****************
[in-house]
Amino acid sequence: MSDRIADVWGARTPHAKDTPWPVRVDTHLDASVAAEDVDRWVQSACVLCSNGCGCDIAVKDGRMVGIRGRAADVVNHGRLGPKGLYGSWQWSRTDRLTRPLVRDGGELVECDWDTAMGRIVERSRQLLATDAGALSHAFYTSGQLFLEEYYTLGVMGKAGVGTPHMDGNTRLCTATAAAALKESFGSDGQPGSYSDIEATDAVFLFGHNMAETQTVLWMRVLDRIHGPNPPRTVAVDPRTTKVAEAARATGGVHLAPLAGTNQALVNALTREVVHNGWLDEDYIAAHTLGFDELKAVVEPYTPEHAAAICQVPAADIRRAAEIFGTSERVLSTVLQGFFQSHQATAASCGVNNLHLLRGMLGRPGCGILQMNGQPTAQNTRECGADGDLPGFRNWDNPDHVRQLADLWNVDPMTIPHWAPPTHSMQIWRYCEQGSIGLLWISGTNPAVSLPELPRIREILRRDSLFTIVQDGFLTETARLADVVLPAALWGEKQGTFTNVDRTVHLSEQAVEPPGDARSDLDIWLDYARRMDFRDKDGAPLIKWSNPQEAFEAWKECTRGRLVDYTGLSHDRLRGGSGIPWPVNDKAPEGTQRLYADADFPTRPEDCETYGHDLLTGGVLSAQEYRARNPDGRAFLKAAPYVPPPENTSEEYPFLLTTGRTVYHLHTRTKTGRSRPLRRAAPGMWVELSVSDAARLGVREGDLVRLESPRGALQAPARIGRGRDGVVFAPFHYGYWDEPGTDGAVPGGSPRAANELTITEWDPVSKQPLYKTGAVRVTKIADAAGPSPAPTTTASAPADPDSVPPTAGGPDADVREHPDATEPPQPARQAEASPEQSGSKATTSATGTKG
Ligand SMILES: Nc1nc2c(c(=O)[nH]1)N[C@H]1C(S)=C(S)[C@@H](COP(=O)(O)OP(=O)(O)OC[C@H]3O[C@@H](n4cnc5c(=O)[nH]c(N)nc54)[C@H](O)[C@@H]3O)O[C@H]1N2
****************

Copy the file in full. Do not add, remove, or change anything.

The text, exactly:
[in-house]
Amino acid sequence: MSDRIADVWGARTPHAKDTPWPVRVDTHLDASVAAEDVDRWVQSACVLCSNGCGCDIAVKDGRMVGIRGRAADVVNHGRLGPKGLYGSWQWSRTDRLTRPLVRDGGELVECDWDTAMGRIVERSRQLLATDAGALSHAFYTSGQLFLEEYYTLGVMGKAGVGTPHMDGNTRLCTATAAAALKESFGSDGQPGSYSDIEATDAVFLFGHNMAETQTVLWMRVLDRIHGPNPPRTVAVDPRTTKVAEAARATGGVHLAPLAGTNQALVNALTREVVHNGWLDEDYIAAHTLGFDELKAVVEPYTPEHAAAICQVPAADIRRAAEIFGTSERVLSTVLQGFFQSHQATAASCGVNNLHLLRGMLGRPGCGILQMNGQPTAQNTRECGADGDLPGFRNWDNPDHVRQLADLWNVDPMTIPHWAPPTHSMQIWRYCEQGSIGLLWISGTNPAVSLPELPRIREILRRDSLFTIVQDGFLTETARLADVVLPAALWGEKQGTFTNVDRTVHLSEQAVEPPGDARSDLDIWLDYARRMDFRDKDGAPLIKWSNPQEAFEAWKECTRGRLVDYTGLSHDRLRGGSGIPWPVNDKAPEGTQRLYADADFPTRPEDCETYGHDLLTGGVLSAQEYRARNPDGRAFLKAAPYVPPPENTSEEYPFLLTTGRTVYHLHTRTKTGRSRPLRRAAPGMWVELSVSDAARLGVREGDLVRLESPRGALQAPARIGRGRDGVVFAPFHYGYWDEPGTDGAVPGGSPRAANELTITEWDPVSKQPLYKTGAVRVTKIADAAGPSPAPTTTASAPADPDSVPPTAGGPDADVREHPDATEPPQPARQAEASPEQSGSKATTSATGTKG
Ligand SMILES: Nc1nc2c(c(=O)[nH]1)N[C@H]1C(S)=C(S)[C@@H](COP(=O)(O)OP(=O)(O)OC[C@H]3O[C@@H](n4cnc5c(=O)[nH]c(N)nc54)[C@H](O)[C@@H]3O)O[C@H]1N2